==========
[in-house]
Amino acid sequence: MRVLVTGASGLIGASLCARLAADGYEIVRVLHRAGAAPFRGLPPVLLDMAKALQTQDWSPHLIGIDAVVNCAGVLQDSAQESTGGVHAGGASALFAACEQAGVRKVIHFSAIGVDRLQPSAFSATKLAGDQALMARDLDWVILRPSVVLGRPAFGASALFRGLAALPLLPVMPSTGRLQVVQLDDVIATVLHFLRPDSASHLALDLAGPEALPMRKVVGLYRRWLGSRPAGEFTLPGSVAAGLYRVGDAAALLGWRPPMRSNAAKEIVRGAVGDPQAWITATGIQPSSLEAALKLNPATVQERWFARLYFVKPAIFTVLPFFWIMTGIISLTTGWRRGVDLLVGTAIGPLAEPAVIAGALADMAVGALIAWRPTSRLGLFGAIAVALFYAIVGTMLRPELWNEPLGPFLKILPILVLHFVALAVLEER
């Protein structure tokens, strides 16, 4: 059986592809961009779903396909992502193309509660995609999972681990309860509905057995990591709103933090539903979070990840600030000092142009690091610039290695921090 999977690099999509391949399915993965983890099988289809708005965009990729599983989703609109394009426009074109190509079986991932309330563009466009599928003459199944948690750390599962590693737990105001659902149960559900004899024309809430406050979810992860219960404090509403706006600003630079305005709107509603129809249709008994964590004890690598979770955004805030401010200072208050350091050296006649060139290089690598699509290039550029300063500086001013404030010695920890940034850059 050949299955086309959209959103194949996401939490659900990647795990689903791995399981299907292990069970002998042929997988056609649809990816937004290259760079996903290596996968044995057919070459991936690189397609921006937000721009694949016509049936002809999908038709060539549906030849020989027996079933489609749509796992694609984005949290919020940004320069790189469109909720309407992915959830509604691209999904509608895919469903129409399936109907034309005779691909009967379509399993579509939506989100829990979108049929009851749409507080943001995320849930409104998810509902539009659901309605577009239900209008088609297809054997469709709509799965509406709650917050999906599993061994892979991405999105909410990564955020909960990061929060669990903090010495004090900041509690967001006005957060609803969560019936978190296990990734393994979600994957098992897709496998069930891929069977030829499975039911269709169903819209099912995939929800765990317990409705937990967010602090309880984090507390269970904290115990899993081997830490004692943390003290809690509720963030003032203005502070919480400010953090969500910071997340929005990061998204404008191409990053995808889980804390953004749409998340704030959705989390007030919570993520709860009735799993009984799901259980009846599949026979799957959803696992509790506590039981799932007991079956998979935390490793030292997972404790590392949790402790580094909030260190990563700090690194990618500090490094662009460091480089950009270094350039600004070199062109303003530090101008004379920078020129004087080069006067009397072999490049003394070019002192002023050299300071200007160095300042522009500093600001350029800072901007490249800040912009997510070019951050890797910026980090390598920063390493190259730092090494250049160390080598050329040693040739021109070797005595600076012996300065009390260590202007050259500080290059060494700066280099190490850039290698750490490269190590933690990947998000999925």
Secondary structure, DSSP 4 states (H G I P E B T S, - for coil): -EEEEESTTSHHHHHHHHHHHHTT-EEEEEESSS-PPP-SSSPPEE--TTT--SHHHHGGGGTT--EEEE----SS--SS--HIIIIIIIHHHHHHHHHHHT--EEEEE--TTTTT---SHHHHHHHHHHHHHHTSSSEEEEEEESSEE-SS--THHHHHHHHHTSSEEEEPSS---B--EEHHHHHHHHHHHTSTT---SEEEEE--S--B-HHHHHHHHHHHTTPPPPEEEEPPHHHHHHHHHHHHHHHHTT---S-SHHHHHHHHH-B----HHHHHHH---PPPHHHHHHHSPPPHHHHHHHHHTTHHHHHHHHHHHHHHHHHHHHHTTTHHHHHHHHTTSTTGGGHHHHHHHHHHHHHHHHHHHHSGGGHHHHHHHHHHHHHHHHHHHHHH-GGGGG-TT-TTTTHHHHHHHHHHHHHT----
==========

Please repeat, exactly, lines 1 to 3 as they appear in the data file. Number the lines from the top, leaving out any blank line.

[in-house]
Amino acid sequence: MRVLVTGASGLIGASLCARLAADGYEIVRVLHRAGAAPFRGLPPVLLDMAKALQTQDWSPHLIGIDAVVNCAGVLQDSAQESTGGVHAGGASALFAACEQAGVRKVIHFSAIGVDRLQPSAFSATKLAGDQALMARDLDWVILRPSVVLGRPAFGASALFRGLAALPLLPVMPSTGRLQVVQLDDVIATVLHFLRPDSASHLALDLAGPEALPMRKVVGLYRRWLGSRPAGEFTLPGSVAAGLYRVGDAAALLGWRPPMRSNAAKEIVRGAVGDPQAWITATGIQPSSLEAALKLNPATVQERWFARLYFVKPAIFTVLPFFWIMTGIISLTTGWRRGVDLLVGTAIGPLAEPAVIAGALADMAVGALIAWRPTSRLGLFGAIAVALFYAIVGTMLRPELWNEPLGPFLKILPILVLHFVALAVLEER
């Protein structure tokens, strides 16, 4: 059986592809961009779903396909992502193309509660995609999972681990309860509905057995990591709103933090539903979070990840600030000092142009690091610039290695921090 999977690099999509391949399915993965983890099988289809708005965009990729599983989703609109394009426009074109190509079986991932309330563009466009599928003459199944948690750390599962590693737990105001659902149960559900004899024309809430406050979810992860219960404090509403706006600003630079305005709107509603129809249709008994964590004890690598979770955004805030401010200072208050350091050296006649060139290089690598699509290039550029300063500086001013404030010695920890940034850059 050949299955086309959209959103194949996401939490659900990647795990689903791995399981299907292990069970002998042929997988056609649809990816937004290259760079996903290596996968044995057919070459991936690189397609921006937000721009694949016509049936002809999908038709060539549906030849020989027996079933489609749509796992694609984005949290919020940004320069790189469109909720309407992915959830509604691209999904509608895919469903129409399936109907034309005779691909009967379509399993579509939506989100829990979108049929009851749409507080943001995320849930409104998810509902539009659901309605577009239900209008088609297809054997469709709509799965509406709650917050999906599993061994892979991405999105909410990564955020909960990061929060669990903090010495004090900041509690967001006005957060609803969560019936978190296990990734393994979600994957098992897709496998069930891929069977030829499975039911269709169903819209099912995939929800765990317990409705937990967010602090309880984090507390269970904290115990899993081997830490004692943390003290809690509720963030003032203005502070919480400010953090969500910071997340929005990061998204404008191409990053995808889980804390953004749409998340704030959705989390007030919570993520709860009735799993009984799901259980009846599949026979799957959803696992509790506590039981799932007991079956998979935390490793030292997972404790590392949790402790580094909030260190990563700090690194990618500090490094662009460091480089950009270094350039600004070199062109303003530090101008004379920078020129004087080069006067009397072999490049003394070019002192002023050299300071200007160095300042522009500093600001350029800072901007490249800040912009997510070019951050890797910026980090390598920063390493190259730092090494250049160390080598050329040693040739021109070797005595600076012996300065009390260590202007050259500080290059060494700066280099190490850039290698750490490269190590933690990947998000999925």